I need help figuring what chapter this quote is from in To Kill a Mockingbird: "'Come on Scout,' he whispered, "don't pay any attention to her. Just hold your head high and be a gentleman.'"
This quote appears in Chapter Eleven, about four pages in. The chapter begins with Scout narrating that as she grew older, she and Jem found the courage to go past Mrs. Henry Lafayette Dubose's house. They couldn't get to the business district of Maycomb without passing her house, so although she was a crotchety old woman who made false accusations toward them, they steeled themselves and passed her place. When Jem revealed to Atticus how furious he was toward the old woman, Atticus urged Jem to be calm. He explained that she was sickly and told Jem to "hold your head high and be a gentleman." Atticus practiced what he preached; he always had a kind word for the old woman when he walked past her house on his way home from work in the evenings.
One Saturday after Jem turned twelve, the two children head into town to spend their money. Mrs. Dubose shouts at them for playing hooky, which of course isn't possible since it's Saturday. She then launches into a tirade about Scout's lack of femininity. She tells her she should be wearing a dress and camisole rather than overalls. She predicts that if Scout continues the way she's going, she'll end up waiting tables at the O.K. Cafe, which terrifies Scout. Jem tries to get Scout to ignore the woman by repeating Atticus's words: "Just hold your head high and be a gentleman."
The admonition from Jem is ironic because Mrs. Dubose is scolding Scout for not being a lady, and Jem tells Scout to be a gentleman. It reveals Jem's naïveté about gender roles, and the fact that he's not able to be a role model for Scout in the expected gender roles of their society. One of the main reasons Scout is such a tomboy is that she emulates Jem as her role model. Here Jem, oblivious to any differences between himself and his little sister, passes on the advice he has received from his role model. The scene to this point is a sweet reflection on the Finch's family dynamic. It soon turns ugly when Mrs. Dubose insults Atticus for acting as a lawyer for a black man.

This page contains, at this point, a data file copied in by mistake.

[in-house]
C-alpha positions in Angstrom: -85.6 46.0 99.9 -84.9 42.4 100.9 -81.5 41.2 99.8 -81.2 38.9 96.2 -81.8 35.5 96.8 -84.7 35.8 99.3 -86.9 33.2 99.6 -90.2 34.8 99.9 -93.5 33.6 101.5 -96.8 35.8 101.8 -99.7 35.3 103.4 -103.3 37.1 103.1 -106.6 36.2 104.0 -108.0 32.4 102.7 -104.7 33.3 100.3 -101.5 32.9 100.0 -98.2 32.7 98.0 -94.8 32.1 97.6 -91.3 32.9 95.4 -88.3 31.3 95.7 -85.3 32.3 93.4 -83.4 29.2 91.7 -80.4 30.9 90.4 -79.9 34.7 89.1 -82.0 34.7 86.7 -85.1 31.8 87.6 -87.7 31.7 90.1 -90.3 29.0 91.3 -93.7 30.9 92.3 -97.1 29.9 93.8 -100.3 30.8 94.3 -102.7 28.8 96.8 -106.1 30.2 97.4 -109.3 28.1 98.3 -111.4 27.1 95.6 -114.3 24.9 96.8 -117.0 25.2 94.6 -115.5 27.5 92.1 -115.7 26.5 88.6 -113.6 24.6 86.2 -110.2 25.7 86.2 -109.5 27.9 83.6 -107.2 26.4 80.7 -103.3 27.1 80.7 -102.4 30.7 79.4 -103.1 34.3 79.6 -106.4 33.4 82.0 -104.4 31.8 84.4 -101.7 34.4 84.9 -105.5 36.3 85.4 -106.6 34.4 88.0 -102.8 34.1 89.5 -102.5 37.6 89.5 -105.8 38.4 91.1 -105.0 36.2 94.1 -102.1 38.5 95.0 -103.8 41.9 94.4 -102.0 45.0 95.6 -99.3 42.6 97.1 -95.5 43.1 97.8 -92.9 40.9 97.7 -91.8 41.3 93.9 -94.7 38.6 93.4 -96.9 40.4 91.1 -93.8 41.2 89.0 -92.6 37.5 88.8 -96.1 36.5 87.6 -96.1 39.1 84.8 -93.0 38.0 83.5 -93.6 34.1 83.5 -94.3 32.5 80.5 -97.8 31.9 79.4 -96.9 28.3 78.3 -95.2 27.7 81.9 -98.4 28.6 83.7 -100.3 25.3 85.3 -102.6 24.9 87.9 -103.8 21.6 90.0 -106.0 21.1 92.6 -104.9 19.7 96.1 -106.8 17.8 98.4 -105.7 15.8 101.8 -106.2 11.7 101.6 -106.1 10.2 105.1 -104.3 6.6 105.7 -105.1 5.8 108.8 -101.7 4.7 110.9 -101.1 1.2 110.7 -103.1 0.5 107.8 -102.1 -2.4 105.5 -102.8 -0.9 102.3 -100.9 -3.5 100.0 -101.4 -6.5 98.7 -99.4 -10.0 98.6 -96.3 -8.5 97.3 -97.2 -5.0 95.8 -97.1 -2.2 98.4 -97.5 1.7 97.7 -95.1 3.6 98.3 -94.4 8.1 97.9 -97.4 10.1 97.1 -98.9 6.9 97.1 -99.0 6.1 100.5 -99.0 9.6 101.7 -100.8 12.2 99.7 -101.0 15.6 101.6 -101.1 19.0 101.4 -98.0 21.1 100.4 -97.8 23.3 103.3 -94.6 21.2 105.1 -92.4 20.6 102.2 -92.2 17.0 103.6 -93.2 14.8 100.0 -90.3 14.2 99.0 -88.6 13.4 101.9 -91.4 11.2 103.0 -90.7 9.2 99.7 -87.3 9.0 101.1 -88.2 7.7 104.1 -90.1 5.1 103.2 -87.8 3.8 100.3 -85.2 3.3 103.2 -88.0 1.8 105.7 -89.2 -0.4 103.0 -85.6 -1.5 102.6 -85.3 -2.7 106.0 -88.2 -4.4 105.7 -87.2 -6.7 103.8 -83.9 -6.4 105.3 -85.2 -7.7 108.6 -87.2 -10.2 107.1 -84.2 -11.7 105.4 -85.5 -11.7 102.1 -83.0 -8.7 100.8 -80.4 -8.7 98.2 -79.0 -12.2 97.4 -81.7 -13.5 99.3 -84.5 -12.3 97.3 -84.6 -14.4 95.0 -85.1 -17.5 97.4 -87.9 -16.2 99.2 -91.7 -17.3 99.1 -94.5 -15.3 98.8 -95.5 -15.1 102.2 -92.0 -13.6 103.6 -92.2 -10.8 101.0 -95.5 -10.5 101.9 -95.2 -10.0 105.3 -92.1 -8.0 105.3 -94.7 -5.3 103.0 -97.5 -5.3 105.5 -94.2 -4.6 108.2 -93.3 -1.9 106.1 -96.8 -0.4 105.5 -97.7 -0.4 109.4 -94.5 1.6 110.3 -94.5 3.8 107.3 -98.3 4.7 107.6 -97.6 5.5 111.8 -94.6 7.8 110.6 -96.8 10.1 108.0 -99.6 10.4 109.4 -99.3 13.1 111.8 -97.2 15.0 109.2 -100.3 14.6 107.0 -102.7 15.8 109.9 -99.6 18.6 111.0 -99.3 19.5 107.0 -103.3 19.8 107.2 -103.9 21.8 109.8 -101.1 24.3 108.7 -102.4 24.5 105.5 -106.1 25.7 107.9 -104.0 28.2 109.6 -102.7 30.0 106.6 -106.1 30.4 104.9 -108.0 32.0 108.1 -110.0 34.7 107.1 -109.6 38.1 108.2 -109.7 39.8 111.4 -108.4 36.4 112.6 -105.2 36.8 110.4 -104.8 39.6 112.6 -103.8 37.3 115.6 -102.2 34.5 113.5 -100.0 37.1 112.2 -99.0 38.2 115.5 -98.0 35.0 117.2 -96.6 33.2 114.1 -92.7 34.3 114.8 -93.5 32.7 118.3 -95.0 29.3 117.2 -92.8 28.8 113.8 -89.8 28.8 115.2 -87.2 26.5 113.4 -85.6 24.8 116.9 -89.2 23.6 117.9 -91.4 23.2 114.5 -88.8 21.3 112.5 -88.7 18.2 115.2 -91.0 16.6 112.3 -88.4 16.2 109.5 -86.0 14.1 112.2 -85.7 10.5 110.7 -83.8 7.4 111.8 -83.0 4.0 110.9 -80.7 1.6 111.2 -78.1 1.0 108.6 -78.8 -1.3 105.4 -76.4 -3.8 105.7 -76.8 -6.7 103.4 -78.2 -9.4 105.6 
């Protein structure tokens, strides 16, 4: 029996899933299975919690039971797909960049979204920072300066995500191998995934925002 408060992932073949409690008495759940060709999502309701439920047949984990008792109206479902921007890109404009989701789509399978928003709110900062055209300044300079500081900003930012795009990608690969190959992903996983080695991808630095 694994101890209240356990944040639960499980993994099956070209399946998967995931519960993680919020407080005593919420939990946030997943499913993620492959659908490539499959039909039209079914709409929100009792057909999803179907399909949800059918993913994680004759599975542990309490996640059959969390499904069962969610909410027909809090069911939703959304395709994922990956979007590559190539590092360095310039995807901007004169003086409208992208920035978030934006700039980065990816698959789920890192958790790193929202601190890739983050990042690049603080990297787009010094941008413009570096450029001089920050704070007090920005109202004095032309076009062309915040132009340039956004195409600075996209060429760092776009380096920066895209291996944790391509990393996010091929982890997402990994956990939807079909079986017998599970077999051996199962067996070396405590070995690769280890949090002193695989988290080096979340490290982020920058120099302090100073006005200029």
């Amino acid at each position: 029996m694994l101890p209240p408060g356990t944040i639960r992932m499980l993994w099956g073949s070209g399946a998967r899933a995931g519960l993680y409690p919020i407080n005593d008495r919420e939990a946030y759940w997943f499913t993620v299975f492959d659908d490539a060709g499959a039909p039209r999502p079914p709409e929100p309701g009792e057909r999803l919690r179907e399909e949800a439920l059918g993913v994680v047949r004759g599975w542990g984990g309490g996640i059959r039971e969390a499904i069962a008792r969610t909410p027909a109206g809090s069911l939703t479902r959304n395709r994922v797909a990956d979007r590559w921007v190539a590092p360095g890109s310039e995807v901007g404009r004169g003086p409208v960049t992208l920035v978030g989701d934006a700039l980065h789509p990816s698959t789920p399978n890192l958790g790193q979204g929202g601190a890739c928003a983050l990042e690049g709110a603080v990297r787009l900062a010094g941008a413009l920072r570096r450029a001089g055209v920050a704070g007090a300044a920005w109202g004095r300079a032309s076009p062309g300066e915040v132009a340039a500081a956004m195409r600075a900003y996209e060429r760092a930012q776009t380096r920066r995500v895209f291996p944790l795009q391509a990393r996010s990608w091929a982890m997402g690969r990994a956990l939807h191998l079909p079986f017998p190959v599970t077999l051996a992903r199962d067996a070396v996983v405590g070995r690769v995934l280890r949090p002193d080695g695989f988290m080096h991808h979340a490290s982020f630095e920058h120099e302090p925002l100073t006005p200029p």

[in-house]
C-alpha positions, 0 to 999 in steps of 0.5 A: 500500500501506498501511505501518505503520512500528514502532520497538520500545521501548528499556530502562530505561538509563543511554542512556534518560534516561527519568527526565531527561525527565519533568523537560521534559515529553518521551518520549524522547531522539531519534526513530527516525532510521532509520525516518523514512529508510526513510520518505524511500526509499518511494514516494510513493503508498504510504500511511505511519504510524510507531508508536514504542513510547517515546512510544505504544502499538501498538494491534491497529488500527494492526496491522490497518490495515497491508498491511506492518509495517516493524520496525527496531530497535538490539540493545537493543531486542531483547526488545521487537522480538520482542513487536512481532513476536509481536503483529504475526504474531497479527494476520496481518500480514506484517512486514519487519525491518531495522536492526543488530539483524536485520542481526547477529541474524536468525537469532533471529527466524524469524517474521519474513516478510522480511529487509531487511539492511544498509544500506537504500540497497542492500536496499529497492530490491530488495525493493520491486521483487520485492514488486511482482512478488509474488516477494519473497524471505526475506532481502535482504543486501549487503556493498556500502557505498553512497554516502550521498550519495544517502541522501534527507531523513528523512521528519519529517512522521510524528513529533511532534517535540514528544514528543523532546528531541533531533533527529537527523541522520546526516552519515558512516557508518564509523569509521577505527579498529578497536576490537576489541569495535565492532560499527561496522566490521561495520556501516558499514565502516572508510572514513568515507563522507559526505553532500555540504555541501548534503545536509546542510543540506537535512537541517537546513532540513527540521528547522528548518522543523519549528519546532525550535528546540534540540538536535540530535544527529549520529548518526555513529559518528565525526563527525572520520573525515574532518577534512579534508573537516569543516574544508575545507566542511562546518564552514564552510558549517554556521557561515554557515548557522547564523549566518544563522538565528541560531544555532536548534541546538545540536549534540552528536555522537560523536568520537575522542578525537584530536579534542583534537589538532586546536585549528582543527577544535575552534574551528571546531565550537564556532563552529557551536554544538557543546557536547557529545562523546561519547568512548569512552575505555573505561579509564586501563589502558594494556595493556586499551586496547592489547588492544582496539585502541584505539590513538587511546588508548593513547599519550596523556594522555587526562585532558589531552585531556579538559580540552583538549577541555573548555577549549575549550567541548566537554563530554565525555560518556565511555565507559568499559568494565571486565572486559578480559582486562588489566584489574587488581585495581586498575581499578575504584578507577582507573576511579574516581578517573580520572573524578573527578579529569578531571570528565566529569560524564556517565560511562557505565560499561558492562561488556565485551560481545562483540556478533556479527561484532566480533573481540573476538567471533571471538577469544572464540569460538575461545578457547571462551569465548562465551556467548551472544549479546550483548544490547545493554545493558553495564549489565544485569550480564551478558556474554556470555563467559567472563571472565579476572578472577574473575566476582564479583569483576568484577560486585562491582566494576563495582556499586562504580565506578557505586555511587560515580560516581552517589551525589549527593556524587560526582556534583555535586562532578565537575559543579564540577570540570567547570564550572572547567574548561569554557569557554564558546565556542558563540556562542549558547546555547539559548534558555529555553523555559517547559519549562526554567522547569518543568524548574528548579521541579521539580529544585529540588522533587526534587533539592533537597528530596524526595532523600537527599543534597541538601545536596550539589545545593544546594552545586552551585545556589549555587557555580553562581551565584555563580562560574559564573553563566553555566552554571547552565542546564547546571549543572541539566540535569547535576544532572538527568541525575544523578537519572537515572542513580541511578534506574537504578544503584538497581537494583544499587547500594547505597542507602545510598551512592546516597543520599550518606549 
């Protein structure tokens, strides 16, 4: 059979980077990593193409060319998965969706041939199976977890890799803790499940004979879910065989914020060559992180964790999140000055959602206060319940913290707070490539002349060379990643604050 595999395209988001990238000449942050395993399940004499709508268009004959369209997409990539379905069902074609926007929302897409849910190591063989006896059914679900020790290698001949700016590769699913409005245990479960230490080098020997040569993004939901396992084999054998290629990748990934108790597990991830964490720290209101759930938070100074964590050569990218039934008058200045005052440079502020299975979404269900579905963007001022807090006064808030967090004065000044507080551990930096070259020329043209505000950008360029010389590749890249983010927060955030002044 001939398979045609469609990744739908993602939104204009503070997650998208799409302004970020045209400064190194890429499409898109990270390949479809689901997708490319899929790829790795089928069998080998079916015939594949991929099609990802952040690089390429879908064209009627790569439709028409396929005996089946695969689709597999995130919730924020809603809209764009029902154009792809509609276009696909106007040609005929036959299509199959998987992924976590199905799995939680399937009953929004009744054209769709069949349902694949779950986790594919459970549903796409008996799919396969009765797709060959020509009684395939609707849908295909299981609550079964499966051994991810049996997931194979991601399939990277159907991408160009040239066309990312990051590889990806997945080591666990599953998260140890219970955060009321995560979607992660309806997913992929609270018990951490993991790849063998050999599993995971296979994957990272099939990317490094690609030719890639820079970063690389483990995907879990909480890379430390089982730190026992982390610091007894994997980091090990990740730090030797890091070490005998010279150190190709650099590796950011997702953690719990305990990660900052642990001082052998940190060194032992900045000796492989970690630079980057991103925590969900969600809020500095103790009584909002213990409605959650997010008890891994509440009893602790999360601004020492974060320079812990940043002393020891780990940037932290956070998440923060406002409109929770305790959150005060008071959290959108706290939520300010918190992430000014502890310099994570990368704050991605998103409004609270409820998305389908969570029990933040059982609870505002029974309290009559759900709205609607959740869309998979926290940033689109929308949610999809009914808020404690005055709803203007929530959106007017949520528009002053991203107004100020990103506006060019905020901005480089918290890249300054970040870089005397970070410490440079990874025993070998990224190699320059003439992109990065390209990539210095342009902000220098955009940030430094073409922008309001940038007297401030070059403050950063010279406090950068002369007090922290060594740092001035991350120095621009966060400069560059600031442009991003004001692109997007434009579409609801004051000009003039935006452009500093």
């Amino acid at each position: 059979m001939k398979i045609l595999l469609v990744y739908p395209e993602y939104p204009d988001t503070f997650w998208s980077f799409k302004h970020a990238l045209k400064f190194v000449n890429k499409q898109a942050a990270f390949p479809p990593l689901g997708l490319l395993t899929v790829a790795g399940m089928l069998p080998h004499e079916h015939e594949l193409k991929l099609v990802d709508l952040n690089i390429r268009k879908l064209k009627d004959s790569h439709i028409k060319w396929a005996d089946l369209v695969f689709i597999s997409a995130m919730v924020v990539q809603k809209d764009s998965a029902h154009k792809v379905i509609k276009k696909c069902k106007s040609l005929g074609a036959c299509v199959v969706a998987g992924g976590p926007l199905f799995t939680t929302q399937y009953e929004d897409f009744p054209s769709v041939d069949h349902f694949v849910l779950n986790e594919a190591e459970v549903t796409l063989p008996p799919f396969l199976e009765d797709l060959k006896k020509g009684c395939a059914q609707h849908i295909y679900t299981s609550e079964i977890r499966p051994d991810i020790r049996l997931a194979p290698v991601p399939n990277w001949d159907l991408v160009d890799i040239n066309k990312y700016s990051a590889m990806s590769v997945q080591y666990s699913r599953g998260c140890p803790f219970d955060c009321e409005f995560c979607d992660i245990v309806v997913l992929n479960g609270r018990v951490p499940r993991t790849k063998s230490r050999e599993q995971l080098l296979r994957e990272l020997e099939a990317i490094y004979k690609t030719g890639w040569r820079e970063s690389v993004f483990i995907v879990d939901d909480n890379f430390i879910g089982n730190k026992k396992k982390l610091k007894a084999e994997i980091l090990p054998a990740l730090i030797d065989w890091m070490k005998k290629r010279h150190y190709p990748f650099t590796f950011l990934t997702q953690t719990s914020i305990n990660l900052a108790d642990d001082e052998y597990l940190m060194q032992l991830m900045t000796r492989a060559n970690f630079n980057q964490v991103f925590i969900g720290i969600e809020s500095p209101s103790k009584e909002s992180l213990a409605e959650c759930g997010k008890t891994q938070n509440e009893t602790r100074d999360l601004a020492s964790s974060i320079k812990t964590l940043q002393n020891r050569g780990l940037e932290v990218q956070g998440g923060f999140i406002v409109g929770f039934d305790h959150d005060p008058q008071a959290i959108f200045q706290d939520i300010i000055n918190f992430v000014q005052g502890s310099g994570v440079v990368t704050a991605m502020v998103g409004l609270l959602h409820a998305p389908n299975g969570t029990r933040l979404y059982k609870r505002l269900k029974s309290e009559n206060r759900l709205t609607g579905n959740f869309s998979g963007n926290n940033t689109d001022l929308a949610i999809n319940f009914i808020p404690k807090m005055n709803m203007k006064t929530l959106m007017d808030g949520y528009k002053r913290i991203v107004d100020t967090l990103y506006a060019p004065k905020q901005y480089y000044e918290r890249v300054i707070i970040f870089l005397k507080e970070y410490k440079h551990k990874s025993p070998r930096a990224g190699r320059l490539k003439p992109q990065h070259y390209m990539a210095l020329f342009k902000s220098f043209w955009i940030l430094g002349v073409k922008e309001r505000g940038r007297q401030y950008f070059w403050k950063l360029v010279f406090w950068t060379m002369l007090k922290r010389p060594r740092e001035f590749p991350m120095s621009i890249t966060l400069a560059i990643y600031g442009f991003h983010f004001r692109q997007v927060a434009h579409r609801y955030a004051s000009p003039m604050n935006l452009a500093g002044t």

This is Jem speaking to Scout in ch. 11 when they are passing by Mrs. Dubose's house. She is their cantankerous neighbor, and when Scout tries to give her a friendly greeting, she gets the response, "Don't you say hey to me, you ugly girl! You say good afternoon, Mrs. Dubose!"
Mrs. Dubose also criticizes Scout for what she is wearing: "What are you doing in those overalls? You should be in a dress and camisole, young lady! You'll grow up waiting on tables if somebody doesn't change your ways..."
She goes on to accuse both children of ditching school, asking, “Where are you two going at this time of day? ... Playing hooky, I suppose. I’ll just call up the principal and tell him!”
Despite all her criticisms, Jem encourages Scout to "be a gentleman" and to hold her head high and not let Mrs. Dubose get to her. Ironically, moments later, it is Jem who "loses it" when Mrs. Dubose criticizes Atticus for defending "niggers".
Jem, having just developed an even deeper respect for his father after what happened in ch. 10, comes to Atticus's defense by destroying all of Mrs. Dubose's camellias with Scout's baton. This soon earns him the unusual punishment of reading to her in the afternoons.